Arthur Schopenhauer (1788 – 1860) was a German philosopher who was born in the city of Danzig. He is best known for his 1818 work The World as Will and Representation, which he expanded in 1844. He was often referred to as “the philosopher of pessimism,” although the focus of his work was on finding a way to find to overcome the fundamentally painful human condition. Schopenhauer was among the first thinkers in Western philosophy to share and affirm significant tenets of Eastern philosophy, having initially arrived at similar conclusions as the result of his own philosophical work. His writing on aesthetics, morality, and psychology have influenced thinkers and artists throughout the 19th and 20th centuries.
Quotes by Arthur Schopenhauer…
To affect a quality, and to plume yourself upon it, is just to confess that you do not have it. Whether it is courage, or learning, or intellect, or wit, or success with women, or riches, or social position, or whatever else it may be that a man boasts of, you may conclude by his boasting about it that this is precisely the direction in which he is rather weak, for if a man really possesses any faculty to the full, it will not occur to him to make a great show of affecting it; he is quite content to know that he has it.
This pulling out of the imagination which I am recommending, will also forbid us to summon up the memory of past misfortune, to paint a dark picture of the injustice or harm that has been done us, the losses we have sustained, the insults, slights and annoyances to which we have been exposed, for to do that is to arouse fresh life into all those hateful passions long laid asleep — the anger and resentment which disturb and pollute our nature.
Courage comes next to prudence as a quality of mind very essential to happiness… Our motto should be “No Surrender,” and far from yielding to the ills of life, let us take fresh courage from misfortune… Let our attitude be such that we would not quake even if the world fell in ruins about us.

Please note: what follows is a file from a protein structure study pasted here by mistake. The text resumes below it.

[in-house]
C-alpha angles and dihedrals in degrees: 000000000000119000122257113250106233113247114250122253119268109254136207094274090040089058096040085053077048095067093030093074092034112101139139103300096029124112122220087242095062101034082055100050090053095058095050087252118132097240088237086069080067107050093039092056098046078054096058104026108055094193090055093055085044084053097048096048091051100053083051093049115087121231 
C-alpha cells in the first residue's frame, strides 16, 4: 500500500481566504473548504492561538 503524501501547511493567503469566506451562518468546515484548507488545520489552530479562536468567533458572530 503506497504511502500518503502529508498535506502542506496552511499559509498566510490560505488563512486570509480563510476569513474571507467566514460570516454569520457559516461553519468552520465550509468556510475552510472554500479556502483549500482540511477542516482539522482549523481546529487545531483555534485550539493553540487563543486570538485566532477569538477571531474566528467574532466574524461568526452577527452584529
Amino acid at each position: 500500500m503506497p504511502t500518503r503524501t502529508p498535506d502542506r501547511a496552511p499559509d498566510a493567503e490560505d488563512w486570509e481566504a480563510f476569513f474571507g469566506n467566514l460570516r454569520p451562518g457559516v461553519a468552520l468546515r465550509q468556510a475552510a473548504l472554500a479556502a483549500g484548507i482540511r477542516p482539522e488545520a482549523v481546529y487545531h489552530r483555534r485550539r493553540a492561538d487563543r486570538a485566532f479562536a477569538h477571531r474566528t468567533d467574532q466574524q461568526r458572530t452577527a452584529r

It is most important for anyone who is capable of higher and nobler thoughts to keep his mind from being so completely engrossed with private affairs and ungracious troubles as to let them take up all his attention and crowd out worthier matters, for that is, in a very real sense, to lose sight of the true end of life.
The chief result gained by experience is clearness of view. This is what distinguishes the man of mature age… it is only then that he sees things plainly, and takes them for what they really are, while in earlier years he saw a phantom-world, put together with the whims and imaginations of his own mind… the real world was hidden from him, or the vision of it distorted. The first thing that experience does is to free us from the phantoms of the mind.
A man of intellect is like an artist who gives a concert without help from anyone else, playing on a single instrument — perhaps a piano, which is a small orchestra in itself. Such a man is a small world in himself, and the effects produced by various instruments together, he produces all by himself, in the unity of his own consciousness.
No man can see over his own height. Let me explain what I mean. You cannot see in another man any more than you have in yourself. Your own level strictly determines the extent to which he comes within your understanding. If your intelligence is unawakened, mental qualities in another, even though they be of the highest kind, will have no effect on you at all… his higher mental qualities will no more exist for you than colors exist for those who cannot see.
Great minds are like eagles, and build their nests in some lofty solitude.
It is very necessary that a man should be appraised early in life that it is a masquerade in which he finds himself, for otherwise, there are many things which he will fail to understand.
Your friends will tell you that they are sincere; your enemies are really so. Let your enemies’ criticism be like a bitter medicine, to be used as a means of self-knowledge.